My initial reaction to reading this was one of bemusement. Naturally someone would use a photo of me in a situation like this, I thought. Aren't I the handsome fellow.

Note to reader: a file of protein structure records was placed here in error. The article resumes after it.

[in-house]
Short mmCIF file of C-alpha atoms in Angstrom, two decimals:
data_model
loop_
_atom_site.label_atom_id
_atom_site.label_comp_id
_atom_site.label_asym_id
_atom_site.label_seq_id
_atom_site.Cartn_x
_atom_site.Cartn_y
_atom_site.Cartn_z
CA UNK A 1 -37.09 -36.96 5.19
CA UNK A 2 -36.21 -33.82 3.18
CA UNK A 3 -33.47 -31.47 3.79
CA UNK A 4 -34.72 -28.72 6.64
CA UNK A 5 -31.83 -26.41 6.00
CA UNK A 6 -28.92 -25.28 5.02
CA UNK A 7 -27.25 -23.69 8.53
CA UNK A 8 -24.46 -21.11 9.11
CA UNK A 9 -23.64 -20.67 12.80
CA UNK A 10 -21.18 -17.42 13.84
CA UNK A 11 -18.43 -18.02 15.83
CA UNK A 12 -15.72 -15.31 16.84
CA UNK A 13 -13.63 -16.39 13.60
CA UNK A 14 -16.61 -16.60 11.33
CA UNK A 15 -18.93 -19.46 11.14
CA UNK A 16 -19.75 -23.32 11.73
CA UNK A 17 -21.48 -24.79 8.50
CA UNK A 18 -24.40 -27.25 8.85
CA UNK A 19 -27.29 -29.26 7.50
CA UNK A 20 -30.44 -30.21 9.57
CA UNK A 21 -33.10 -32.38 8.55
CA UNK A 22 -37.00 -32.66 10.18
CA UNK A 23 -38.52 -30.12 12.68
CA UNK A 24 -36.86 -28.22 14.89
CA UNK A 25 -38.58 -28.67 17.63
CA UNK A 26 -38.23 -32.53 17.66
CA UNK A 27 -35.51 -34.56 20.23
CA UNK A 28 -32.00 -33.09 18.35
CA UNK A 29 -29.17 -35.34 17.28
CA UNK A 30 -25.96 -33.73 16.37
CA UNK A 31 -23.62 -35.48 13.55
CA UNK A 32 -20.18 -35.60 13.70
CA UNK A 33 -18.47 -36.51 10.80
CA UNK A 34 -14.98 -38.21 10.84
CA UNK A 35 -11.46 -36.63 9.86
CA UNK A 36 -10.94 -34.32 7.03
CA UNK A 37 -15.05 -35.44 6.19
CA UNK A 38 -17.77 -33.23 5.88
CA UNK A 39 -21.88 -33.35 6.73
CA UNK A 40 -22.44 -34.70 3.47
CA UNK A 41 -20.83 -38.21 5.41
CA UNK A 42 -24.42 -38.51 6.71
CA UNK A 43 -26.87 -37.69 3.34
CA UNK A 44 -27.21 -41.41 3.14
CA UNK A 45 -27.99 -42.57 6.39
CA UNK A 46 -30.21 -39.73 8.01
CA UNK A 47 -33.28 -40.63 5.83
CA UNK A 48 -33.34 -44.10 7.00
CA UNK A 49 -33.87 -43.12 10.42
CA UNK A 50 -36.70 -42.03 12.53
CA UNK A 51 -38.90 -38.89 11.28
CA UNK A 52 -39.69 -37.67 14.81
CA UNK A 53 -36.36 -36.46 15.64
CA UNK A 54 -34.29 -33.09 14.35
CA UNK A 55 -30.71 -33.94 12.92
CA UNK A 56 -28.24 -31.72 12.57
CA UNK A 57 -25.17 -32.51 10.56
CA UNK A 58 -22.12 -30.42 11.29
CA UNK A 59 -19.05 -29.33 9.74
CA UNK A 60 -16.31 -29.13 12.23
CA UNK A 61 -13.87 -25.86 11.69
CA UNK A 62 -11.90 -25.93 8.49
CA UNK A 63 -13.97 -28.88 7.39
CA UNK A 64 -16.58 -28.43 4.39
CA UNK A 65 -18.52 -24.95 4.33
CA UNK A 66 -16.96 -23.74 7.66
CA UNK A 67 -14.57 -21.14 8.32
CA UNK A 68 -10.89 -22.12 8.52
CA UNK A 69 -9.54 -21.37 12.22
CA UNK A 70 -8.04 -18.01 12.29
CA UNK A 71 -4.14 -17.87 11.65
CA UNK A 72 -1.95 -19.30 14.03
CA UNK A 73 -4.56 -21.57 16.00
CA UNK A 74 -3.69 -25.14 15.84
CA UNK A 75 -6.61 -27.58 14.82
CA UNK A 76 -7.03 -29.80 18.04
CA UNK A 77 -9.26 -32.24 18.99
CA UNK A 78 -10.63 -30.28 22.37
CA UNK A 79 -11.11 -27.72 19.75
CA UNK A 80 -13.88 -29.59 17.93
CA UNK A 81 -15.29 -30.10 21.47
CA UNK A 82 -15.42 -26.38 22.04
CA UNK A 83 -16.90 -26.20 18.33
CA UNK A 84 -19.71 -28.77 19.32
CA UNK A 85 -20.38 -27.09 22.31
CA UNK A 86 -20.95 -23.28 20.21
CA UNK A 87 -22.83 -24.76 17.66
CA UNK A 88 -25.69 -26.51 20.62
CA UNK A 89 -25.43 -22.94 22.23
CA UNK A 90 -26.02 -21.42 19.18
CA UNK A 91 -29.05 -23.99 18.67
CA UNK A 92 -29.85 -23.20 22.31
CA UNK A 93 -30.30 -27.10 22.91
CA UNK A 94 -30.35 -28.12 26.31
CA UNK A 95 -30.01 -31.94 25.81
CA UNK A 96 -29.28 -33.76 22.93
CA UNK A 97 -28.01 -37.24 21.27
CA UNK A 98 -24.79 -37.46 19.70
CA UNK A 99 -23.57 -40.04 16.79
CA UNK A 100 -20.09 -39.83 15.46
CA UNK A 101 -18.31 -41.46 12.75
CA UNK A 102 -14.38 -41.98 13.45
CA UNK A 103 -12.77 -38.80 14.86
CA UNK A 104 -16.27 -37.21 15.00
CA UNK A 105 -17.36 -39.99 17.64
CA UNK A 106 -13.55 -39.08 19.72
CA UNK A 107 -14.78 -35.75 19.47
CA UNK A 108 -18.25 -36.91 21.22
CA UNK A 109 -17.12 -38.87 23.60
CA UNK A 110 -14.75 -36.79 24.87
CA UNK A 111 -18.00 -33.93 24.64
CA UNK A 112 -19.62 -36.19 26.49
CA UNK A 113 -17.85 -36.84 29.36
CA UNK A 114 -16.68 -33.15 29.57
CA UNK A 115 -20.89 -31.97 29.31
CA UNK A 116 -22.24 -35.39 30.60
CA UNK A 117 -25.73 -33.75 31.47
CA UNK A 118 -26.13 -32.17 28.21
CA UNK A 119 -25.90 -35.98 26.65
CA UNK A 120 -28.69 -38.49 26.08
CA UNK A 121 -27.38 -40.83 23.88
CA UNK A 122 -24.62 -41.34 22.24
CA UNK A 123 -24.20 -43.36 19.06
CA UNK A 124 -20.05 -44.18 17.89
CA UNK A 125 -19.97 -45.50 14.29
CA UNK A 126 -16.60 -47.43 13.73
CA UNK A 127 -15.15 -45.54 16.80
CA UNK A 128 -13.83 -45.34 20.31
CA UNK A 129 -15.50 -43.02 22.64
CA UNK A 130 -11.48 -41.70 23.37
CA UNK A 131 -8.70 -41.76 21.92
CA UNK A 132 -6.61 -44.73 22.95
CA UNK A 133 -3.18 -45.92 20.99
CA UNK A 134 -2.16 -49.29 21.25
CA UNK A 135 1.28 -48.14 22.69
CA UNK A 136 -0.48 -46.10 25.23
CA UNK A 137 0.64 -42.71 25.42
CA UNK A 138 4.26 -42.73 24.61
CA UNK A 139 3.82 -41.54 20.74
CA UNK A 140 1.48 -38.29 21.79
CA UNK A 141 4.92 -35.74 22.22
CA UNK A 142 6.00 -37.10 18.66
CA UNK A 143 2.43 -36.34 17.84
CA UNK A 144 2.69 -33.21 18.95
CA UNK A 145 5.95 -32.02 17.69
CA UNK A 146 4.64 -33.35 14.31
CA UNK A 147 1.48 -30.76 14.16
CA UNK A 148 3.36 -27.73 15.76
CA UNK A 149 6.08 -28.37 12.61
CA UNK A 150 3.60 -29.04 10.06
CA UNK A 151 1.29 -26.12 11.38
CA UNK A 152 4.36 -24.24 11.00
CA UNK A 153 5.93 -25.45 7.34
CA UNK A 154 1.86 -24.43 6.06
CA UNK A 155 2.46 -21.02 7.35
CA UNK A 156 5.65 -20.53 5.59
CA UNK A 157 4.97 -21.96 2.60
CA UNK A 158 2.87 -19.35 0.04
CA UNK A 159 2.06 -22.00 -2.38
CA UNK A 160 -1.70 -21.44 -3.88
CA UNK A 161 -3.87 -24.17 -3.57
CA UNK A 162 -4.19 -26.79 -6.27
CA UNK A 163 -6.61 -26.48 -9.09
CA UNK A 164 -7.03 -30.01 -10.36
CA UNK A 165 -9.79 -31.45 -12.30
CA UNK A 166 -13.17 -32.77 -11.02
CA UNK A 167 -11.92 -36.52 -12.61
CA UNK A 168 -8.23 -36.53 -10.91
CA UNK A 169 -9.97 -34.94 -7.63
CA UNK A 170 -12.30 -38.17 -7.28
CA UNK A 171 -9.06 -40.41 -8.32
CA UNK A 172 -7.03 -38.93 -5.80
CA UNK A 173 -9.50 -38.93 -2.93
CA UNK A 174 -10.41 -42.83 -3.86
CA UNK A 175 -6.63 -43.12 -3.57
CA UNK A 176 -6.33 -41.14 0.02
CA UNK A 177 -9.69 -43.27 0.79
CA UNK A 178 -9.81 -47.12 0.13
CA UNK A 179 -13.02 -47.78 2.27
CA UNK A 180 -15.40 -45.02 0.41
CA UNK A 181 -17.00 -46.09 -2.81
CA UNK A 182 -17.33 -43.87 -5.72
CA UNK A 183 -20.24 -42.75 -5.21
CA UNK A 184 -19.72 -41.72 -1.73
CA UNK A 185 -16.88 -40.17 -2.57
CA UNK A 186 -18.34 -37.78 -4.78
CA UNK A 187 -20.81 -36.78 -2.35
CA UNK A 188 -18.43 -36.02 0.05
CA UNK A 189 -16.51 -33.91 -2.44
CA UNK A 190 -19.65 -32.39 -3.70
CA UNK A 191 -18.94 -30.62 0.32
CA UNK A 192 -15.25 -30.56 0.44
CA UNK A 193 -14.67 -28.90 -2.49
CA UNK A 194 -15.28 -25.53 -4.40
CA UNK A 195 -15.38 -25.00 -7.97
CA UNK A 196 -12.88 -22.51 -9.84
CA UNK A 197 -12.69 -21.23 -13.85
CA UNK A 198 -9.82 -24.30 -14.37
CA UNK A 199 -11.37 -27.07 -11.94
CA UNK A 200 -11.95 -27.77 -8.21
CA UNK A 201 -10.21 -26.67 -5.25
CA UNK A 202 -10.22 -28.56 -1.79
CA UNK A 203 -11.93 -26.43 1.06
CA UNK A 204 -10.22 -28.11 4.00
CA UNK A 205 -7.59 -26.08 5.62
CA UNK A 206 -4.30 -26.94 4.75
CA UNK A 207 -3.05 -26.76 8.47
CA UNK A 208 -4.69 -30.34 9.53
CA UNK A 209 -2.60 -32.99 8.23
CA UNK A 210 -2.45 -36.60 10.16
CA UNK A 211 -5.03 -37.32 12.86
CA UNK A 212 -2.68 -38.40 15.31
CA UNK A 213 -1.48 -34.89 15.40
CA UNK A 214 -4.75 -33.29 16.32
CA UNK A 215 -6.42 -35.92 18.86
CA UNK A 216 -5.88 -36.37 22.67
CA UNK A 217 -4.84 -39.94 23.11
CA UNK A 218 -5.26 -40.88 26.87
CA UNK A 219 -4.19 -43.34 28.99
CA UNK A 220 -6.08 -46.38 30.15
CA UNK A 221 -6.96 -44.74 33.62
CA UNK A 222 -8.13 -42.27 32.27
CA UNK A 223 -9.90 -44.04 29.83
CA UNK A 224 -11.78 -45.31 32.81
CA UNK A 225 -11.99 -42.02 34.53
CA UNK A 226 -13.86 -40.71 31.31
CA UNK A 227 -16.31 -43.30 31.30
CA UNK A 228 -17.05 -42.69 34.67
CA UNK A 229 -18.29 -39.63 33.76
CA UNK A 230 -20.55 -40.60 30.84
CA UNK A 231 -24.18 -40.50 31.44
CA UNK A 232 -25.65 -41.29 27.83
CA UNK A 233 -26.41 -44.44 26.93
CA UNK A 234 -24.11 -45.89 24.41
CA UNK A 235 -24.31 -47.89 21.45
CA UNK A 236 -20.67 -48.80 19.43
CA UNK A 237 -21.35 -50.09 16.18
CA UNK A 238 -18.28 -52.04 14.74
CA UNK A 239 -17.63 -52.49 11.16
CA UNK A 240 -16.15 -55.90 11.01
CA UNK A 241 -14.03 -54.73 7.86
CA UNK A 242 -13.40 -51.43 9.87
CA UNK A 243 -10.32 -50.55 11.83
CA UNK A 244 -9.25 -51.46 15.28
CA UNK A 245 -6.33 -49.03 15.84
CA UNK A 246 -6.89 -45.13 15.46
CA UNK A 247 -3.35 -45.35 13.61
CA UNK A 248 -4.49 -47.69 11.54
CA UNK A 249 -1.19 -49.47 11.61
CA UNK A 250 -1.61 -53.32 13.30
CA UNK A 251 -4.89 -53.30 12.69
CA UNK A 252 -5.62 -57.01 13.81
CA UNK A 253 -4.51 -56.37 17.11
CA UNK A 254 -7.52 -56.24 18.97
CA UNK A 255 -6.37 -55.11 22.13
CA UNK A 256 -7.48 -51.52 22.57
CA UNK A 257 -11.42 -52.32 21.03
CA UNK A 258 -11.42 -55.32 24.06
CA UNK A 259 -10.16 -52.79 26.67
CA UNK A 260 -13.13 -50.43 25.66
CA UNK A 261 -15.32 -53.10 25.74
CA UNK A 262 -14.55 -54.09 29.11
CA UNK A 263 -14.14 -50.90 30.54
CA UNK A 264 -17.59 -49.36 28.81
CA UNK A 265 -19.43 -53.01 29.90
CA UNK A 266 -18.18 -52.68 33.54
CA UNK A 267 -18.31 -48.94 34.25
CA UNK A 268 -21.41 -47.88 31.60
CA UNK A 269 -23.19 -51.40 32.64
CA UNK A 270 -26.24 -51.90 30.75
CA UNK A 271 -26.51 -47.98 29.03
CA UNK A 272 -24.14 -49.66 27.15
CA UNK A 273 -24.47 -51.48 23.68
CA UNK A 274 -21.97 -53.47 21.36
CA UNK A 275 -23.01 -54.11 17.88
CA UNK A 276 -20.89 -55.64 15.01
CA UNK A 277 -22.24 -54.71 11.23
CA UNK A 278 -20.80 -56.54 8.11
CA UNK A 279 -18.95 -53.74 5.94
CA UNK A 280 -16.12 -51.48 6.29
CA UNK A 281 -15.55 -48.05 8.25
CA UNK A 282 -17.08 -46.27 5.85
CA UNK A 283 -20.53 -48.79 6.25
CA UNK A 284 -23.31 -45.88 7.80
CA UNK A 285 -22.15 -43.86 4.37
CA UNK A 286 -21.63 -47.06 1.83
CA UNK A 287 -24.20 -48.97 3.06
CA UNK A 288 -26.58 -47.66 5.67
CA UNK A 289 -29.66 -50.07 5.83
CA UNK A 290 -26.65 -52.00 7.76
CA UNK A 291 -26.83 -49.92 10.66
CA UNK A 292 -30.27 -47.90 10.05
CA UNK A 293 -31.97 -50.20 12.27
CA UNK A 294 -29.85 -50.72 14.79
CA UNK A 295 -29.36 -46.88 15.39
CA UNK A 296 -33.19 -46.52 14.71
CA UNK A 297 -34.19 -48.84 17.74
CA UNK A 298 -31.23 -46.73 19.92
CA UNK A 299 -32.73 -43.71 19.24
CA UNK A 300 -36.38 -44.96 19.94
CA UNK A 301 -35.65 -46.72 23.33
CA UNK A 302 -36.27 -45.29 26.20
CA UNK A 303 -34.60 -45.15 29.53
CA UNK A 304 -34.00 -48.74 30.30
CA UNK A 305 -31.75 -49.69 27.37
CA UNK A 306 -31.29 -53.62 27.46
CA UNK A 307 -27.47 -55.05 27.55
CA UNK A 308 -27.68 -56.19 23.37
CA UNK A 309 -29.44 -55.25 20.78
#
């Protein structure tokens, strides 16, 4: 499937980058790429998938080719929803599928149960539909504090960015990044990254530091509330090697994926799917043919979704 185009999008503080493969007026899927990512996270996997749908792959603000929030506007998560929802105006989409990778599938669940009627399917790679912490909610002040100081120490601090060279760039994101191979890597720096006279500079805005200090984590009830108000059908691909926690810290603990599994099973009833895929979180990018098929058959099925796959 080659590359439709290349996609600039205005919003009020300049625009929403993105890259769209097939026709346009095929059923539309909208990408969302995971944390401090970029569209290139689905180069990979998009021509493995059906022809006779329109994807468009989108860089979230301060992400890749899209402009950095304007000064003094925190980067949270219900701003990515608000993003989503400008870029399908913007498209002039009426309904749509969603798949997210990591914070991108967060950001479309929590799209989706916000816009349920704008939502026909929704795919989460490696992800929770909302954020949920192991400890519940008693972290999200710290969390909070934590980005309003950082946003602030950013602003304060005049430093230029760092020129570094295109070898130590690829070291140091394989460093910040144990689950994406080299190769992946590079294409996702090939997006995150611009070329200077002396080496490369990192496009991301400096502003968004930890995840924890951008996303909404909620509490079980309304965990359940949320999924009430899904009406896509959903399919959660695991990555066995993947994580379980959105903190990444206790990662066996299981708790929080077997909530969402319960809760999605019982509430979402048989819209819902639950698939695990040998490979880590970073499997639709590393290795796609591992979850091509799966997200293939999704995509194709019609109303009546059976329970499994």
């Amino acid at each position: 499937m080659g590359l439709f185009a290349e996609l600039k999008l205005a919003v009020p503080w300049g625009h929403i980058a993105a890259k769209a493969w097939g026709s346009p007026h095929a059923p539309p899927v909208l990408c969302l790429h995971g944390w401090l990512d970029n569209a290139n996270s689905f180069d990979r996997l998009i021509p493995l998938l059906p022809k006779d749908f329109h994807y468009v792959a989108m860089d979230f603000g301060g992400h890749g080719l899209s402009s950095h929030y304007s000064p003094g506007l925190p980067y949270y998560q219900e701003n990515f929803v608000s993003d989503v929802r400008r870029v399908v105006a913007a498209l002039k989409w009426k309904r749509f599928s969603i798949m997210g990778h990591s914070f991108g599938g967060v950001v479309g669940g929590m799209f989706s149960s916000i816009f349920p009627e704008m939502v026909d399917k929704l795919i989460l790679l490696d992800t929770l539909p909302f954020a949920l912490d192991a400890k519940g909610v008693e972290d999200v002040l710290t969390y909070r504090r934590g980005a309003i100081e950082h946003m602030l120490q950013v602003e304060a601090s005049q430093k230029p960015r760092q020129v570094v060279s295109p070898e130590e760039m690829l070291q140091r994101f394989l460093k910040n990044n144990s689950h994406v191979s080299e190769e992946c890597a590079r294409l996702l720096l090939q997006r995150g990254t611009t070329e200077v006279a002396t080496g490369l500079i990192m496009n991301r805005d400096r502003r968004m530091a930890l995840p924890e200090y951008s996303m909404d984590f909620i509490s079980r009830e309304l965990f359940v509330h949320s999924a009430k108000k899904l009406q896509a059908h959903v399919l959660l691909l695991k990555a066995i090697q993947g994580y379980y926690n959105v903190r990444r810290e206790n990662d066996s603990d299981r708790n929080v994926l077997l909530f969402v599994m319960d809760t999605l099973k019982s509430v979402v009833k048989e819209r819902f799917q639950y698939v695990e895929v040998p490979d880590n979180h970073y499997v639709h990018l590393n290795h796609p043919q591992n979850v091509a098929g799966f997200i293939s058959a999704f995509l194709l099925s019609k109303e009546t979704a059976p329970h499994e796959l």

But after going back and forth with the woman over Facebook, it started to occur to me that maybe I was actually the mark of a meta-scam wherein the scammer is falsely claiming to have been scammed herself by someone claiming to look like me in order to affect the type of sympathy that these sorts of romance scams rely on. Although none of the Internet security experts I asked had ever heard of that approach in particular, there was a perverted sort of logic to it. The role of the scammer in these romance type ploys is to engender sympathy from the victim in order to convince them to send money. What better way to inspire sympathy than through personal guilt? After all, wasn't it my fault in a way, for making this woman fall in love? Here was this poor heartbroken woman who had convinced herself she was in love with a man -- a man that looked exactly like me. Did that implicate me in her predicament? And isn't it vanity, after all, that makes any of us susceptible to these crimes in the first place? What else besides that, and loneliness, would compel us to believe that someone from across the world who we'd never met before would fall head over heels in love with us over email?